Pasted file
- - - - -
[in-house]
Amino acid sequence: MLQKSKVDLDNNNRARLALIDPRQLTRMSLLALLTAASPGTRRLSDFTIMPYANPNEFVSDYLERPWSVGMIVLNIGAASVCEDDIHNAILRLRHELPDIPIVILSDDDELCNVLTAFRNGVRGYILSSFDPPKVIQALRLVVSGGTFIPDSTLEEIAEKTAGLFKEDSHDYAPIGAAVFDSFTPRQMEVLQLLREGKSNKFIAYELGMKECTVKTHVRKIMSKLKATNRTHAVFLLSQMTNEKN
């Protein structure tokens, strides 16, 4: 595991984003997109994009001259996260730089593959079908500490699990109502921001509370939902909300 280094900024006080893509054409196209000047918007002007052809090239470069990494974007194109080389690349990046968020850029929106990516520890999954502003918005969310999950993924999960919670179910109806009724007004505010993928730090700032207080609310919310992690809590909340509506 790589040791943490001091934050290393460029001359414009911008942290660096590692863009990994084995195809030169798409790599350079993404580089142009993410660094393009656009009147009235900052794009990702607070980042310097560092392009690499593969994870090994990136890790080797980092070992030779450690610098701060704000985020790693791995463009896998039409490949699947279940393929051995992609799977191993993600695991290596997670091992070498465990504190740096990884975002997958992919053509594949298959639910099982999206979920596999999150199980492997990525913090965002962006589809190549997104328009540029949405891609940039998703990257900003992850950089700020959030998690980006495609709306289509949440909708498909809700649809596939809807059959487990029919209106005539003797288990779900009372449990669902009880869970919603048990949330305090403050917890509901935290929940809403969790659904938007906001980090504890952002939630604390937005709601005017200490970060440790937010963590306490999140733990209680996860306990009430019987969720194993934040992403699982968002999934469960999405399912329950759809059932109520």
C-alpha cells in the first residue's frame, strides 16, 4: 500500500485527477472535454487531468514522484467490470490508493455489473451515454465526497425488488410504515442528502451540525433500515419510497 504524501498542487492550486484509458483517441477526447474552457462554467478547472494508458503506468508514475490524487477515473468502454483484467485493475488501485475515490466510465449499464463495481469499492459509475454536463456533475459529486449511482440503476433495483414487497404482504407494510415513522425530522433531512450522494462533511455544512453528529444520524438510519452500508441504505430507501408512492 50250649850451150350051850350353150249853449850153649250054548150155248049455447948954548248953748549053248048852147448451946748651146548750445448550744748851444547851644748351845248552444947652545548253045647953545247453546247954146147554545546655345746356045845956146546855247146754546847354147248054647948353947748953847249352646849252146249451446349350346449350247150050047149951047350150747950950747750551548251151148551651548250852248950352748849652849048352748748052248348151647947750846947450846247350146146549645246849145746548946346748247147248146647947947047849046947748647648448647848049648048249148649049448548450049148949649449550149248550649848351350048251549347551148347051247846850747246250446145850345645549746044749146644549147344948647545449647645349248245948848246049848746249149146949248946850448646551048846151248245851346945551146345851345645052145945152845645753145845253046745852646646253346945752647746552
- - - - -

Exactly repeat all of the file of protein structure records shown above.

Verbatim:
[in-house]
Amino acid sequence: MLQKSKVDLDNNNRARLALIDPRQLTRMSLLALLTAASPGTRRLSDFTIMPYANPNEFVSDYLERPWSVGMIVLNIGAASVCEDDIHNAILRLRHELPDIPIVILSDDDELCNVLTAFRNGVRGYILSSFDPPKVIQALRLVVSGGTFIPDSTLEEIAEKTAGLFKEDSHDYAPIGAAVFDSFTPRQMEVLQLLREGKSNKFIAYELGMKECTVKTHVRKIMSKLKATNRTHAVFLLSQMTNEKN
């Protein structure tokens, strides 16, 4: 595991984003997109994009001259996260730089593959079908500490699990109502921001509370939902909300 280094900024006080893509054409196209000047918007002007052809090239470069990494974007194109080389690349990046968020850029929106990516520890999954502003918005969310999950993924999960919670179910109806009724007004505010993928730090700032207080609310919310992690809590909340509506 790589040791943490001091934050290393460029001359414009911008942290660096590692863009990994084995195809030169798409790599350079993404580089142009993410660094393009656009009147009235900052794009990702607070980042310097560092392009690499593969994870090994990136890790080797980092070992030779450690610098701060704000985020790693791995463009896998039409490949699947279940393929051995992609799977191993993600695991290596997670091992070498465990504190740096990884975002997958992919053509594949298959639910099982999206979920596999999150199980492997990525913090965002962006589809190549997104328009540029949405891609940039998703990257900003992850950089700020959030998690980006495609709306289509949440909708498909809700649809596939809807059959487990029919209106005539003797288990779900009372449990669902009880869970919603048990949330305090403050917890509901935290929940809403969790659904938007906001980090504890952002939630604390937005709601005017200490970060440790937010963590306490999140733990209680996860306990009430019987969720194993934040992403699982968002999934469960999405399912329950759809059932109520």
C-alpha cells in the first residue's frame, strides 16, 4: 500500500485527477472535454487531468514522484467490470490508493455489473451515454465526497425488488410504515442528502451540525433500515419510497 504524501498542487492550486484509458483517441477526447474552457462554467478547472494508458503506468508514475490524487477515473468502454483484467485493475488501485475515490466510465449499464463495481469499492459509475454536463456533475459529486449511482440503476433495483414487497404482504407494510415513522425530522433531512450522494462533511455544512453528529444520524438510519452500508441504505430507501408512492 50250649850451150350051850350353150249853449850153649250054548150155248049455447948954548248953748549053248048852147448451946748651146548750445448550744748851444547851644748351845248552444947652545548253045647953545247453546247954146147554545546655345746356045845956146546855247146754546847354147248054647948353947748953847249352646849252146249451446349350346449350247150050047149951047350150747950950747750551548251151148551651548250852248950352748849652849048352748748052248348151647947750846947450846247350146146549645246849145746548946346748247147248146647947947047849046947748647648448647848049648048249148649049448548450049148949649449550149248550649848351350048251549347551148347051247846850747246250446145850345645549746044749146644549147344948647545449647645349248245948848246049848746249149146949248946850448646551048846151248245851346945551146345851345645052145945152845645753145845253046745852646646253346945752647746552